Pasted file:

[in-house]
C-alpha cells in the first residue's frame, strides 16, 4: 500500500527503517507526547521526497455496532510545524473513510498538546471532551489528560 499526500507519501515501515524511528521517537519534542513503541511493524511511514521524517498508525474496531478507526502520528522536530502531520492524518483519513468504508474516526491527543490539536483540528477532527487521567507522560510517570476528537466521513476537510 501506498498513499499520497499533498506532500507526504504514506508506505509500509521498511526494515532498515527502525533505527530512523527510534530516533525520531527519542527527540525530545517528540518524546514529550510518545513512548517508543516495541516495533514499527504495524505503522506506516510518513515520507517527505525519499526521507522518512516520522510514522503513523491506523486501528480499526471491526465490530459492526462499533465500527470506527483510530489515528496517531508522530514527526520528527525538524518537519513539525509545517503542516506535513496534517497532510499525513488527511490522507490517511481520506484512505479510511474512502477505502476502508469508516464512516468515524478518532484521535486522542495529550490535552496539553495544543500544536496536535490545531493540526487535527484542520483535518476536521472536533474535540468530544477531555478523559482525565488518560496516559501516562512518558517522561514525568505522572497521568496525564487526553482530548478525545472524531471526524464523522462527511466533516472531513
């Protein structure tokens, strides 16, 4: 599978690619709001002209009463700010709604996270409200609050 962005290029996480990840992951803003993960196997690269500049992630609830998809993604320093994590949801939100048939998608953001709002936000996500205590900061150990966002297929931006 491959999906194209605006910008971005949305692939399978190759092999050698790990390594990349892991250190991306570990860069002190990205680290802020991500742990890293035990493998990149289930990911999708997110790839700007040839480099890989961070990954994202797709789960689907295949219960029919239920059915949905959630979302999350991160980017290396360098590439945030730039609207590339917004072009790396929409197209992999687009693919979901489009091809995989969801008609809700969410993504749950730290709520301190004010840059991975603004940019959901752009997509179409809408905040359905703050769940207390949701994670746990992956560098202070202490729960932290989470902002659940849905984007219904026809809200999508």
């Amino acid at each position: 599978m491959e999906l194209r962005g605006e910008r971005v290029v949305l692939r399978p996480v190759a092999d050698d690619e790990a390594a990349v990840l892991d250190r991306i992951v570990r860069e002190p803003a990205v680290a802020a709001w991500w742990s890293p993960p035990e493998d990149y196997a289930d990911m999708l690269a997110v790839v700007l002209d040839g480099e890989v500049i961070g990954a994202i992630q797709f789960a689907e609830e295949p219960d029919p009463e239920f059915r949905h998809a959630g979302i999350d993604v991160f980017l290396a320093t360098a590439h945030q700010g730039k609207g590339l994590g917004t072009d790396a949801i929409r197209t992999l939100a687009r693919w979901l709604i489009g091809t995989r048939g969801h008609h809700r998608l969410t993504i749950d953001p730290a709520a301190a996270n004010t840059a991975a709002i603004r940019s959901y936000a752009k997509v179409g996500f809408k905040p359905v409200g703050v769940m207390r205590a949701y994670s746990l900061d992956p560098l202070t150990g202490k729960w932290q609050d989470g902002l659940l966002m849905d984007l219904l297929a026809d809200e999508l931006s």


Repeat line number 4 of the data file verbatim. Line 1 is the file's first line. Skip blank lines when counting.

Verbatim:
């Amino acid at each position: 599978m491959e999906l194209r962005g605006e910008r971005v290029v949305l692939r399978p996480v190759a092999d050698d690619e790990a390594a990349v990840l892991d250190r991306i992951v570990r860069e002190p803003a990205v680290a802020a709001w991500w742990s890293p993960p035990e493998d990149y196997a289930d990911m999708l690269a997110v790839v700007l002209d040839g480099e890989v500049i961070g990954a994202i992630q797709f789960a689907e609830e295949p219960d029919p009463e239920f059915r949905h998809a959630g979302i999350d993604v991160f980017l290396a320093t360098a590439h945030q700010g730039k609207g590339l994590g917004t072009d790396a949801i929409r197209t992999l939100a687009r693919w979901l709604i489009g091809t995989r048939g969801h008609h809700r998608l969410t993504i749950d953001p730290a709520a301190a996270n004010t840059a991975a709002i603004r940019s959901y936000a752009k997509v179409g996500f809408k905040p359905v409200g703050v769940m207390r205590a949701y994670s746990l900061d992956p560098l202070t150990g202490k729960w932290q609050d989470g902002l659940l966002m849905d984007l219904l297929a026809d809200e999508l931006s």